When sweet Rug died after six months of diagnostic testing, surgery and two aggressive cancers, I sent an obituary to his friends:
Wednesday, April 28, 2010, Dog Perfect Rug passed from his earthly life. Born in September 1997 and found and rescued at age six weeks by a Good Samaritan whose two little girls nurtured him, he chose Pat to be his life’s companion/pack mate two weeks later. A soft, fuzzy puppy, whose coat elicited his name, Rug grew into a 55-pound shaggy black adult with a commanding presence and a curling tail. Rug made friends wherever he went and never met a child he didn’t like. The only mammal he hesitated to meet was Yellowstone’s buffalo—just stared and growled from within the safety of the car.
Rug attended three increasingly difficult schools and was graduated with a Canine Good Citizen Certificate. With a Service Dog letter and seldom-worn vest, he traveled the western half of the United States visiting rivers, streams, lakes, Oregon Trail, Yellowstone Park, Pacific Ocean, Lewis and Clark’s trails and Pacific camp, redwoods, Grand Canyon, Dinosaur National Monument, and national, state, and local parks and campgrounds, hotels, motels, restaurants and museums, making it possible for Pat to visit those as well. But for his harness, he would have been washed away by the swift Pecos River in New Mexico. He loved to swim but scared Pat by jumping precipitously into unknown waters.
The Best Dog in the World will be greatly, immensely, never-to-be-forgotten missed and loved. A horribly aggressive set of cancers may have broken his body but never his spirit. Rug lives on in my heart, brain, soul. Being allowed to be his person was one of my life’s best experiences and added joy, love and companionship to my life. He may have been “only a dog” as some say but became the center of expanding my world. He was loving, loyal and loved road trips.
When after months of thinking about getting a dog and how to do a good job raising him, I went to the local pound with the “virtuous” intention of rescuing an older female. The two adult females weren’t adoptable so I began looking at the mound of wriggling bodies that was the puppy pen. At the bottom of the pile were a little black nose and two black velvet ears and I pointed and said, “That one.” The pound person had quite a time getting “that one” and when she did, we stood him on the floor and I ran one finger down his back. His tail went to one side and back, no trembling, no peeing on the floor, just calm reaction. His fur was soft and his tongue pink. My dog.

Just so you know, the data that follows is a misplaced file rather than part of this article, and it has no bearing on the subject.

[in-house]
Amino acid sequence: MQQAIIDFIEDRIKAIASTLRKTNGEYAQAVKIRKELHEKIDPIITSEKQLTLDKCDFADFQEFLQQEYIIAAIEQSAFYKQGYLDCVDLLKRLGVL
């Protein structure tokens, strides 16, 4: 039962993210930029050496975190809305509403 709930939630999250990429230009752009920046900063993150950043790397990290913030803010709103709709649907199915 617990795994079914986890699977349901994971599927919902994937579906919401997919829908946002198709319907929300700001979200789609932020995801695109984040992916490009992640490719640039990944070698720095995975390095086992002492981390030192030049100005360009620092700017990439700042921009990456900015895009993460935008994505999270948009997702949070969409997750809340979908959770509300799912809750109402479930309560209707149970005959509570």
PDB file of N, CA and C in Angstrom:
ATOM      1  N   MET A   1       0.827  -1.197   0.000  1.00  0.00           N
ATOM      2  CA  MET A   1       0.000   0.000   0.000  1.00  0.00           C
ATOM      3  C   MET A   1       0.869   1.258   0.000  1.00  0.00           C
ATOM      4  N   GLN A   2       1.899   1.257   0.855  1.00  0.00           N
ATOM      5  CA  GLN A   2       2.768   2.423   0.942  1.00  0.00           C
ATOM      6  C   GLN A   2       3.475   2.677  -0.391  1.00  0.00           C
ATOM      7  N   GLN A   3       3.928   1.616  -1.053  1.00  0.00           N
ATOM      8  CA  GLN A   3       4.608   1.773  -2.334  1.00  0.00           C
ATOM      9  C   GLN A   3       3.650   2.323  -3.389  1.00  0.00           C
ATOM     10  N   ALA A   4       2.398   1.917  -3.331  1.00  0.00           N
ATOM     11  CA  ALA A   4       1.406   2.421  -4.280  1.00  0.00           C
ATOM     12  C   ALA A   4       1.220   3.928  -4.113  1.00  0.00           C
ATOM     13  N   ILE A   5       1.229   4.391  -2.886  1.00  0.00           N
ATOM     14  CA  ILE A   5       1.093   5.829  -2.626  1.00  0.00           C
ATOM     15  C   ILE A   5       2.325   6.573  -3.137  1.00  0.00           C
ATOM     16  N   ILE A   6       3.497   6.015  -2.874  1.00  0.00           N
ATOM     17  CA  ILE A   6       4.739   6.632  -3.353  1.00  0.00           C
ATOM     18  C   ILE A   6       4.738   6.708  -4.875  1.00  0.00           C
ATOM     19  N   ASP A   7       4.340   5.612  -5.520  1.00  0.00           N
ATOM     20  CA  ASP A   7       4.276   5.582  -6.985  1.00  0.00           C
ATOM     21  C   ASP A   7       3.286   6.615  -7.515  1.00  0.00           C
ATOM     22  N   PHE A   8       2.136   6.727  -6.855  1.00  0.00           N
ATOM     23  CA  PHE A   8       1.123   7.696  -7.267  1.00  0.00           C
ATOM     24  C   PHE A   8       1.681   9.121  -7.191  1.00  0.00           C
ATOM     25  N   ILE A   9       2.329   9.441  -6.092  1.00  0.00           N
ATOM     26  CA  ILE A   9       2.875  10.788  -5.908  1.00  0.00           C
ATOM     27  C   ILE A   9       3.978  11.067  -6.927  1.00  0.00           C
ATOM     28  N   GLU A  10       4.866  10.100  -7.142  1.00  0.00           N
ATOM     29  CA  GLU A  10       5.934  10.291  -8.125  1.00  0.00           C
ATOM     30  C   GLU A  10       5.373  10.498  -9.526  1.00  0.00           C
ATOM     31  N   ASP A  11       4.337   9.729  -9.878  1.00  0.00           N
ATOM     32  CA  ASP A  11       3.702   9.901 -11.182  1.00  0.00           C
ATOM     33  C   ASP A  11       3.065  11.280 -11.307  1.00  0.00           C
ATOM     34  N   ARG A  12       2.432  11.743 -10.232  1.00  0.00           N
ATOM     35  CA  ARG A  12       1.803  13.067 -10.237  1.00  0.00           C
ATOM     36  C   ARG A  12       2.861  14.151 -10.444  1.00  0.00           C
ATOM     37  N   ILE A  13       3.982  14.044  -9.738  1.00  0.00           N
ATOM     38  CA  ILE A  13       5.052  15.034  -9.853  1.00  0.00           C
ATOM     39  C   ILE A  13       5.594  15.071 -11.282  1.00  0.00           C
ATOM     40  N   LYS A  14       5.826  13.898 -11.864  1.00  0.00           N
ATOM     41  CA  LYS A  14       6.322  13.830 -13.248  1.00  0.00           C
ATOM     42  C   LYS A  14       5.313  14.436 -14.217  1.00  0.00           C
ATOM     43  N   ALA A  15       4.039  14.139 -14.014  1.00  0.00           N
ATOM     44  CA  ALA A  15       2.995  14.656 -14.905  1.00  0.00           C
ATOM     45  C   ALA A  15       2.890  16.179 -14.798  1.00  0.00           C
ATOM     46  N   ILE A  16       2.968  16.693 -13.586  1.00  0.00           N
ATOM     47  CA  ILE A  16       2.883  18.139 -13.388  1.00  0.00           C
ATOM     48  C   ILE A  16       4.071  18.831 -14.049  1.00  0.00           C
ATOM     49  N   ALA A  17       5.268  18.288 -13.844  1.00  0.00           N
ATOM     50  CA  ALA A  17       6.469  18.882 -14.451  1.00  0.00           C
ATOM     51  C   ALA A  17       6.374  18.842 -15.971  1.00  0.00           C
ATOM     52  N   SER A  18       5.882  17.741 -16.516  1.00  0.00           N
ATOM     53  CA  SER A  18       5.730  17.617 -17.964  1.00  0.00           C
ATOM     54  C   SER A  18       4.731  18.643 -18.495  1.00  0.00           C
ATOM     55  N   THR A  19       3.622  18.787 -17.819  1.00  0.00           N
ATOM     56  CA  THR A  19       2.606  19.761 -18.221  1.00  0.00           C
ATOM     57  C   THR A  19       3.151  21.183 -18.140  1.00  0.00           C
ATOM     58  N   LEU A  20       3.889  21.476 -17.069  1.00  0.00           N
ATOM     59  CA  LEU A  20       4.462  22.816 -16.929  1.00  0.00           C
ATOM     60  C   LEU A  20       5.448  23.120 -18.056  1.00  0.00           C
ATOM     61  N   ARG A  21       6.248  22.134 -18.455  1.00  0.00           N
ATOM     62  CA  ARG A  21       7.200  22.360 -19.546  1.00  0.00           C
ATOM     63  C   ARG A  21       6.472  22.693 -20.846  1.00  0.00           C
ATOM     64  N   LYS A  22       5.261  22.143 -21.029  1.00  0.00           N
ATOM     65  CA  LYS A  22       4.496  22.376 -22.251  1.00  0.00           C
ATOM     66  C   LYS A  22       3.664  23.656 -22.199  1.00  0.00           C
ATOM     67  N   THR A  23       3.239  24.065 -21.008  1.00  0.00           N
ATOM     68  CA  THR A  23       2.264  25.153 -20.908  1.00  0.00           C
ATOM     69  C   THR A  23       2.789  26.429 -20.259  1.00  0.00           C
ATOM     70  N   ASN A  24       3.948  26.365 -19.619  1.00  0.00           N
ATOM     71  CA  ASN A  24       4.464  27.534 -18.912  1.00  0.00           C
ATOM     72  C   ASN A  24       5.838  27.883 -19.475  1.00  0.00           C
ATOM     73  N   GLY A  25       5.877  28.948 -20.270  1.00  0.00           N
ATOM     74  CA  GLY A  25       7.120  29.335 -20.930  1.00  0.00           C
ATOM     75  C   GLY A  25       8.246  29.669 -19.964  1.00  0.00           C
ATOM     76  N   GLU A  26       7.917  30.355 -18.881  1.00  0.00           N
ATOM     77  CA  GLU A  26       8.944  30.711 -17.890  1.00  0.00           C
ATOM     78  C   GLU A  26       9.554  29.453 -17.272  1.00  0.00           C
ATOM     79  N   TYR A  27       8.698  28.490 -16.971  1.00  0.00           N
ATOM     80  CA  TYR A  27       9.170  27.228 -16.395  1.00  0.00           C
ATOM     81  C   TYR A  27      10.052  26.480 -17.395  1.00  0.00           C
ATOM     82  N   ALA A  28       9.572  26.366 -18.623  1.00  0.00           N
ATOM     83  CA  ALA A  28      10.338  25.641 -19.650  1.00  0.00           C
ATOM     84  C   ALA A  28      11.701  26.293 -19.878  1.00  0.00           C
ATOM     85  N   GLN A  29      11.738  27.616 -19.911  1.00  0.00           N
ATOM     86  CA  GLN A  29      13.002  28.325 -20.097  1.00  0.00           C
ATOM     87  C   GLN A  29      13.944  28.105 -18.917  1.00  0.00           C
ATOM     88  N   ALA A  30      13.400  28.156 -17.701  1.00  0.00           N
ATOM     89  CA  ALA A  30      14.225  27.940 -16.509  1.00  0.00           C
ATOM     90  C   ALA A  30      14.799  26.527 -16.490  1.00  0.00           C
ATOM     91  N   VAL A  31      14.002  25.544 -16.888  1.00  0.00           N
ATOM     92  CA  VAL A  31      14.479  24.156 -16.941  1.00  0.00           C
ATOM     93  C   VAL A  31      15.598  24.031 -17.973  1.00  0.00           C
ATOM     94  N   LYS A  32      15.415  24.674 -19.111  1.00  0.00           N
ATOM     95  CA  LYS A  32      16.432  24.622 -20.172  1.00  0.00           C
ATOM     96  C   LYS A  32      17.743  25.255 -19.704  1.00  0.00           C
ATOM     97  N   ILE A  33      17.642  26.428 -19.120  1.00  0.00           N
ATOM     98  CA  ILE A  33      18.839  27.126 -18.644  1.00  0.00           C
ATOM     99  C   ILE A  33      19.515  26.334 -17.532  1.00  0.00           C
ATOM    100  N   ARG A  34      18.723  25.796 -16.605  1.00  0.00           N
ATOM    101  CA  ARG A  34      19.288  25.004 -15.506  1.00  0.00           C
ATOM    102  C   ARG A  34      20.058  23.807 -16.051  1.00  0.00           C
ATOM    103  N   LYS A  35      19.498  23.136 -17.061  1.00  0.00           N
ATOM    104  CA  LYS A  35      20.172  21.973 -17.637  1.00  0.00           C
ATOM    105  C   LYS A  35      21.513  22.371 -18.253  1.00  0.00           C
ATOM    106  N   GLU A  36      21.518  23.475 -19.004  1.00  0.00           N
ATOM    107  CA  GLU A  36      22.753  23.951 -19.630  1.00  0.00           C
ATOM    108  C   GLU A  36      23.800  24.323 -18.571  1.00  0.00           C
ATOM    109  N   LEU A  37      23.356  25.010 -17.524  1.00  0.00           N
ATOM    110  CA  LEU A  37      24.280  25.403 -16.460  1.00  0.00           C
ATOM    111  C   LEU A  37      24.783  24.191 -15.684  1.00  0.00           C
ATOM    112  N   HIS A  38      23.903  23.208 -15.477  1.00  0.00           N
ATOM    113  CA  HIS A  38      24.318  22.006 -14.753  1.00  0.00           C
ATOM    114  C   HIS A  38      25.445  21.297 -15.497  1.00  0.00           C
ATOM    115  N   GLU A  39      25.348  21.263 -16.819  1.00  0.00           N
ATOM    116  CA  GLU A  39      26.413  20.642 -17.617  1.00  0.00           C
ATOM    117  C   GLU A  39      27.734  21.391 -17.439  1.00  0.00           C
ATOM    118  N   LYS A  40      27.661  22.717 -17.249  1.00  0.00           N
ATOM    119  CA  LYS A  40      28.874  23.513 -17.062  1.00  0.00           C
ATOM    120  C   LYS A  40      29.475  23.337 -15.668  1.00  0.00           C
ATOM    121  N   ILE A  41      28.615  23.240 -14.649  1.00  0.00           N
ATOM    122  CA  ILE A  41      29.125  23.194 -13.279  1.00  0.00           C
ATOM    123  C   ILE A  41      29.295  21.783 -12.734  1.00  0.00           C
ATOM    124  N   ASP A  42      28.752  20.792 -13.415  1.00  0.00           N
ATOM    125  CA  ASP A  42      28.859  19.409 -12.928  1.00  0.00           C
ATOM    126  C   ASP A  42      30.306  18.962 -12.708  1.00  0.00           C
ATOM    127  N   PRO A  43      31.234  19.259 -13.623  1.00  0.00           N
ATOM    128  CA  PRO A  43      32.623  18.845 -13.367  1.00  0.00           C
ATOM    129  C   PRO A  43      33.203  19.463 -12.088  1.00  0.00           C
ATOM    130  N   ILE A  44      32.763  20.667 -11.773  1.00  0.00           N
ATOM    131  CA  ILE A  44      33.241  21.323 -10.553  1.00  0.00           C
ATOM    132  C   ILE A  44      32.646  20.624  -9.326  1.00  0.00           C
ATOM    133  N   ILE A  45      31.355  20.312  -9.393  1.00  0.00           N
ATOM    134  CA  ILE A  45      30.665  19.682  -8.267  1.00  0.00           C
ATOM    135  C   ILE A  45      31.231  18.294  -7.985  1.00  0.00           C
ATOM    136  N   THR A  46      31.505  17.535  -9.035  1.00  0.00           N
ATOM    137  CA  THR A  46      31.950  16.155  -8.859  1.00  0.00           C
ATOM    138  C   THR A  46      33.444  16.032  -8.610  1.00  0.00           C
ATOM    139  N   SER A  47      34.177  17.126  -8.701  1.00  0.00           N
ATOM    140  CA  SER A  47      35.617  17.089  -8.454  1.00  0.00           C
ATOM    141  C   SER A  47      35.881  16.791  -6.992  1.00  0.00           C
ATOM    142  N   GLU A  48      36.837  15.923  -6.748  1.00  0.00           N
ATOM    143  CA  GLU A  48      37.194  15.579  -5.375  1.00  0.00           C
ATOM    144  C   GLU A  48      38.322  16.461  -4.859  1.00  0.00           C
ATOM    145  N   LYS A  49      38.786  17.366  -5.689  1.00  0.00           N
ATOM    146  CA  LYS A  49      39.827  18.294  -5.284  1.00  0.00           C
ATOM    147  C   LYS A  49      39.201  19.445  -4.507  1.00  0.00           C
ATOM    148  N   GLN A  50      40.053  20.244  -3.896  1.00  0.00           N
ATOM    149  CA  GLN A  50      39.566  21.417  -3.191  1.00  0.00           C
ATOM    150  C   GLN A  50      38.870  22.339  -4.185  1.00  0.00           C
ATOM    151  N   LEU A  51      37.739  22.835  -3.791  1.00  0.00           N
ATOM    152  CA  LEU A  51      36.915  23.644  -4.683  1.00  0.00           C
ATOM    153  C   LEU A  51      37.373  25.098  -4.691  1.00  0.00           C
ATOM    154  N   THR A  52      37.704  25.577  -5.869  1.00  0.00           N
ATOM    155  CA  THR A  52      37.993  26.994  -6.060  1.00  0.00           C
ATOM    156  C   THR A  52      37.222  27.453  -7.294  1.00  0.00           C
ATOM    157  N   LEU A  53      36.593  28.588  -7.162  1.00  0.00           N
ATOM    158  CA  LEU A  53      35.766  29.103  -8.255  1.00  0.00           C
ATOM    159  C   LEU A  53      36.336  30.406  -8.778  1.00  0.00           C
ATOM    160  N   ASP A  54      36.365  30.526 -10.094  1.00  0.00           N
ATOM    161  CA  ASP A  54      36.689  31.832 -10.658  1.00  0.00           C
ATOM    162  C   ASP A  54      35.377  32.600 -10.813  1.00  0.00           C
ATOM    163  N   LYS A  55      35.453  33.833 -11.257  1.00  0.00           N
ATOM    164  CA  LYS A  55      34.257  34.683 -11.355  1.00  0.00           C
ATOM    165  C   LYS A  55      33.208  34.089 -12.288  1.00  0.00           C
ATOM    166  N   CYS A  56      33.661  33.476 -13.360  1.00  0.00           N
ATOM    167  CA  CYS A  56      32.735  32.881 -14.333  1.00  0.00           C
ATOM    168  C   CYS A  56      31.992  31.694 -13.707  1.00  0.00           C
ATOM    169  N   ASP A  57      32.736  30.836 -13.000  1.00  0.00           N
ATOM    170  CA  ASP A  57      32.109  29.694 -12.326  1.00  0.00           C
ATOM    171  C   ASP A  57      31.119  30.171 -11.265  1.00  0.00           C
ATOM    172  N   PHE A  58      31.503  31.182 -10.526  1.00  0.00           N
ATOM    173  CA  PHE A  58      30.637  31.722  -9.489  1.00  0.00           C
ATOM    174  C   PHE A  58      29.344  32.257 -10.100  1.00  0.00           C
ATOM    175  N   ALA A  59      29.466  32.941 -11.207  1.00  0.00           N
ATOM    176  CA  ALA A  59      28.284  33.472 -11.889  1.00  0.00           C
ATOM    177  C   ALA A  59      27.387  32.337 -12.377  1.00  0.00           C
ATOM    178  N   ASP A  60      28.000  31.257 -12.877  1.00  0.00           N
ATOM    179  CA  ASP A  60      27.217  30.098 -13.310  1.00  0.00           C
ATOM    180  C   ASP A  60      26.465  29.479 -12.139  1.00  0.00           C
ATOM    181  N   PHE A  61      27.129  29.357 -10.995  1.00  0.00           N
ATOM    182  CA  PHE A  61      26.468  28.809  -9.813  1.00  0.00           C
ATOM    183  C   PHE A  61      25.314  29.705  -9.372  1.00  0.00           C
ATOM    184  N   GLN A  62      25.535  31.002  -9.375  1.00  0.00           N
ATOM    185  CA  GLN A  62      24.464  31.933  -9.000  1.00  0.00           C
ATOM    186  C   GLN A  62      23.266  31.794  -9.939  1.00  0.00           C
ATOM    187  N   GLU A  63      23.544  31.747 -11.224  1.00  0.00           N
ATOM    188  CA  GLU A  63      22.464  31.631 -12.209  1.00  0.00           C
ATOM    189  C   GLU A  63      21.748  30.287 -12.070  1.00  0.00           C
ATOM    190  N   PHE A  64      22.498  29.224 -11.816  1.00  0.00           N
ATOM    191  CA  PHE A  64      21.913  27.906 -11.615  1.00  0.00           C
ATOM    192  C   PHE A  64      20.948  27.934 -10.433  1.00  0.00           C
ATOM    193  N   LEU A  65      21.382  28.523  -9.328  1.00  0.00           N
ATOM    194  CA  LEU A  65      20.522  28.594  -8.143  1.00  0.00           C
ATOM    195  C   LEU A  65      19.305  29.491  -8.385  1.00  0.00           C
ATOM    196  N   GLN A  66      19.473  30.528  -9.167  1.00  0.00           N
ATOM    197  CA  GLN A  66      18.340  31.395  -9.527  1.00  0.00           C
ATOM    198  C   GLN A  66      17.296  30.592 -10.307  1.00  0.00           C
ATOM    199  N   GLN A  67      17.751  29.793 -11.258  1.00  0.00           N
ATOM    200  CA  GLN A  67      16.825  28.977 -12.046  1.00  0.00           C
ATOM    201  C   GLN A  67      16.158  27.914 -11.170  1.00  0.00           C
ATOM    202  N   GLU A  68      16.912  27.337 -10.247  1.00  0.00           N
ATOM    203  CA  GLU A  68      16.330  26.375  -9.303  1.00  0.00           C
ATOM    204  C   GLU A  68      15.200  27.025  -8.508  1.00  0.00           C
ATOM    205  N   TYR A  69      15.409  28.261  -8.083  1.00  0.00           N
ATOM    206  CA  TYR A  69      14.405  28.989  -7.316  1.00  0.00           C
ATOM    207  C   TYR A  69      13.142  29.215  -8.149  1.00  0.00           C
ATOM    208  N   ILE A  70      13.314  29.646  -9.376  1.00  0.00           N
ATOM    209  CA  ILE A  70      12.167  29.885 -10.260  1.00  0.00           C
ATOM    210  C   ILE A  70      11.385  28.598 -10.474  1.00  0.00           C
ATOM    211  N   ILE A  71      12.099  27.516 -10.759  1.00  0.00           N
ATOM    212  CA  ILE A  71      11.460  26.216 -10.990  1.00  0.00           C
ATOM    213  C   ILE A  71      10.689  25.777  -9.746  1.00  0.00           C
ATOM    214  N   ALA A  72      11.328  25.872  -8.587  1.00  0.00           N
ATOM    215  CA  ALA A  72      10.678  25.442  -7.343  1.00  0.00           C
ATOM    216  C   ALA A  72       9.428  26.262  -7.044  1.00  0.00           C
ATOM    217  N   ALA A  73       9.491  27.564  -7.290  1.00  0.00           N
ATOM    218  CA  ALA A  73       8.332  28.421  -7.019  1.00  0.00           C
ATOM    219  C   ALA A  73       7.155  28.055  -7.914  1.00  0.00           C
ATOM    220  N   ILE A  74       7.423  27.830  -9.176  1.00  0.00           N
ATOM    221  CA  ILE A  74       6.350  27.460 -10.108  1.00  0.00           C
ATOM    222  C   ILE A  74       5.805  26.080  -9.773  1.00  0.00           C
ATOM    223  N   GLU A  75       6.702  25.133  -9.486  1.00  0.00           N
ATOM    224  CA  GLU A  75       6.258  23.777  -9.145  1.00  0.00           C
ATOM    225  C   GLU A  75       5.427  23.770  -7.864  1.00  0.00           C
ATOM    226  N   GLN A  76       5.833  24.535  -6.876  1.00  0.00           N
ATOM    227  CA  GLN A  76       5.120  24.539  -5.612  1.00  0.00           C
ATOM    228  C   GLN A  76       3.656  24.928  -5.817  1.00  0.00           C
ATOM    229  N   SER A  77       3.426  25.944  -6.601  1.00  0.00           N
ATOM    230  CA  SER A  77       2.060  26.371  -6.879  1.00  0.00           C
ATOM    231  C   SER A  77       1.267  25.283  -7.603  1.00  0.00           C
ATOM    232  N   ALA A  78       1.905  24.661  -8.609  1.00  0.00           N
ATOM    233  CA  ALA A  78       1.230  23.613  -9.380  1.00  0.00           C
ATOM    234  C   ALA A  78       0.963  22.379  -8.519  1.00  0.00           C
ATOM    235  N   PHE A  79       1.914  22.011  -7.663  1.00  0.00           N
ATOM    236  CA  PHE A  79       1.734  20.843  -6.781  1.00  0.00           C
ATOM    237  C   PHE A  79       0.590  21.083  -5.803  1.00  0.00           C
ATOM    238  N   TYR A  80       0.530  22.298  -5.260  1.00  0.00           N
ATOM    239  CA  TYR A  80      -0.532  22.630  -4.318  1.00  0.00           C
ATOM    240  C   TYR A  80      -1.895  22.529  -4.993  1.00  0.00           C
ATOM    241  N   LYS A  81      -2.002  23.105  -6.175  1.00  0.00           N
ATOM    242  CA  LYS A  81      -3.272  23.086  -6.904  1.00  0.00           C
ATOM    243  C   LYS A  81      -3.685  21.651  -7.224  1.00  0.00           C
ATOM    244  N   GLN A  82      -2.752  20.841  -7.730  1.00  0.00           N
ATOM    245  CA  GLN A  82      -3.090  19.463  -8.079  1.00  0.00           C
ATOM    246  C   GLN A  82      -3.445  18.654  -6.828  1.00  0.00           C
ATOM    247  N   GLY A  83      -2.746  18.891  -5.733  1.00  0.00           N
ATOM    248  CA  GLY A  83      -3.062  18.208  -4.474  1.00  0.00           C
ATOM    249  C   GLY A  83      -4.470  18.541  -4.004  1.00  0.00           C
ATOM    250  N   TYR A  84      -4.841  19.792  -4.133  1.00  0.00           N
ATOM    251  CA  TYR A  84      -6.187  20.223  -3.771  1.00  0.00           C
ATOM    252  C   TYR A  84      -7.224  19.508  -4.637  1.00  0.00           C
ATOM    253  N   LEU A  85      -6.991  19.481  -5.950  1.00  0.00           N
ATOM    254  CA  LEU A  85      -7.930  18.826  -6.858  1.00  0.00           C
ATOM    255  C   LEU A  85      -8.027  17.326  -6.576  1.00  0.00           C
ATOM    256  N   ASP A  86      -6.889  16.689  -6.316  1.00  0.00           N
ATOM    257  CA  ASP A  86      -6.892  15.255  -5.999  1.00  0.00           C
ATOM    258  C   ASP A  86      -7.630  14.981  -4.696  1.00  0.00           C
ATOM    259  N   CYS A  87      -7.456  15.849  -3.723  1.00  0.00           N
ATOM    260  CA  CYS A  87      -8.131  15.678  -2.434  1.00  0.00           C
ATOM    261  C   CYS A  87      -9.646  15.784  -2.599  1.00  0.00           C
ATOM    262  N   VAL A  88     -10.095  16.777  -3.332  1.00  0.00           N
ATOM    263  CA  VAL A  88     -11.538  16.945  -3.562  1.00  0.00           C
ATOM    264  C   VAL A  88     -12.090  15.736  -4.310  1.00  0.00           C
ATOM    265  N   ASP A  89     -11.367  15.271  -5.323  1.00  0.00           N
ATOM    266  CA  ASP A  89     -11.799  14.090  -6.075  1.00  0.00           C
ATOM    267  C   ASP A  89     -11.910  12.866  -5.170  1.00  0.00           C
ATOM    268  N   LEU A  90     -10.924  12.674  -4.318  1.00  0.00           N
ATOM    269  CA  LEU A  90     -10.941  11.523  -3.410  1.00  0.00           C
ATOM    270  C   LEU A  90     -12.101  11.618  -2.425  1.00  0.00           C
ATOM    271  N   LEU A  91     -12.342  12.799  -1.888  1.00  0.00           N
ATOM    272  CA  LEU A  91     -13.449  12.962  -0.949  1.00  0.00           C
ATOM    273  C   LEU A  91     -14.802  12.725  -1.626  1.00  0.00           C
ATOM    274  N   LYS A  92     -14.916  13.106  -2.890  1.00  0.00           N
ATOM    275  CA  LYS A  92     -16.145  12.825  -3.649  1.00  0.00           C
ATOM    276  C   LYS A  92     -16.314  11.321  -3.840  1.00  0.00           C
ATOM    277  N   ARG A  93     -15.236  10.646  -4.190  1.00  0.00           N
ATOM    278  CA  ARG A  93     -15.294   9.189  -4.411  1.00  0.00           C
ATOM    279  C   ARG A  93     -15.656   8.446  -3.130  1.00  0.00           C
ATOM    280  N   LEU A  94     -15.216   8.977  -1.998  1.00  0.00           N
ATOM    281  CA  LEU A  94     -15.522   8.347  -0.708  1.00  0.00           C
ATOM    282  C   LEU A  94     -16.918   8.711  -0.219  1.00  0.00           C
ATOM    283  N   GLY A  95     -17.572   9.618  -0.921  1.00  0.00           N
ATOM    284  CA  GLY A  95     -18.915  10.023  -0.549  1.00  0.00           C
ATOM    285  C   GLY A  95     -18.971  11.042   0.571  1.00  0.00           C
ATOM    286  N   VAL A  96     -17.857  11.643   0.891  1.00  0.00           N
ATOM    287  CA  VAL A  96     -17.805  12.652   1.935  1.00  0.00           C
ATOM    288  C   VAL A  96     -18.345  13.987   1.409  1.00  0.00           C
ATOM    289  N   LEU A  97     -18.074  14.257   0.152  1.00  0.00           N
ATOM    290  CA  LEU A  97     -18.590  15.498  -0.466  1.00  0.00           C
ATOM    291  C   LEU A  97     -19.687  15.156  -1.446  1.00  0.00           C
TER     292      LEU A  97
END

Found out he was so calm because had only been there two hours. He apparently was petrified and when I got him home and he began growing rapidly in size and confidence, his true puppy self was one who destroyed one each of three pairs of shoes in one day. I’d go to work and declare, “I’m taking him back” every day. Many thought he was a giant Schnauzer mix from a local puppy mill dumping site and he did have that look. Whatever he was, kids fell all over him and were thrilled to get him to sit and stay as long as I gave them a treat to give him. Adults loved him too but his size and very deep bark made strangers hesitate; not a bad thing.
When we hit the road, for about 25,000 miles, his place was beside me on the passenger seat. Friends and strangers would be either amazed or dismayed that I went camping alone. My response? I’m not alone; Rug is here. After Rug joined me, I became a safer driver for fear of injuring him in an accident and after years of cyclical depression, never seriously considered suicide again. I had to be here for Rug.
Other than a flea allergy aggravated by hot weather, he generally was healthy until he turned twelve and the tumors began. As I became more desperate to find a way to help him and took him to the university veterinary specialty clinics, his condition only became more dire. Soon he was on increasingly strong pain medication given to him in a slice of roast beef or ham until one day, he refused to eat or drink. Without pain medication, the cancers were excruciating. It was time.
Writing about the horror of that last hour in the vet’s office is beyond me other than to say that after the first sedating injection was given him, he visibly relaxed, looked at me and opened his mouth. I leaned down and he gently licked my cheek and then was asleep. He wasn’t in pain.
The next few days and weeks were a blur of crying and depression and looking around at every sound. Is it Rug? The lack of the big shaggy dog was palpable. When I began looking at dog rescue sites online, it was a serious search for relief. One day, there was a black shaggy face. Mat (smaller than Rug) has been with me for almost a year, so now is probably about two years old.
When I first brought him home, all his vertebrae and ribs stood out individually, he was shaved due to matting, and he had heartworms. All that is resolved, his thick coat is shiny black and wavy, his tail is a long plume and he is heartworm negative. After the first month of not allowing me to touch his head or face, one day he came up to me and put his mouth and nose to my cheek and that was it. He had decided I was okay.
No, he isn’t Rug and I don’t pretend he is or ever will be but he is a great goofy dog who never got a chance to really grow into his huge feet and long legs. He will happily roll around on the floor or on grass with mouth wide open—no reason, just being alive. Yes, he likes to wander—all that time on the streets, I think. He has lots of fears but his confidence is growing. I love him. Last week, he went on his first camping trip (and my first since Rug’s death) and discovered wading in lakes and scaring geese.
Perhaps we don’t “save” the dogs in the pounds and shelters; more often the dogs save us.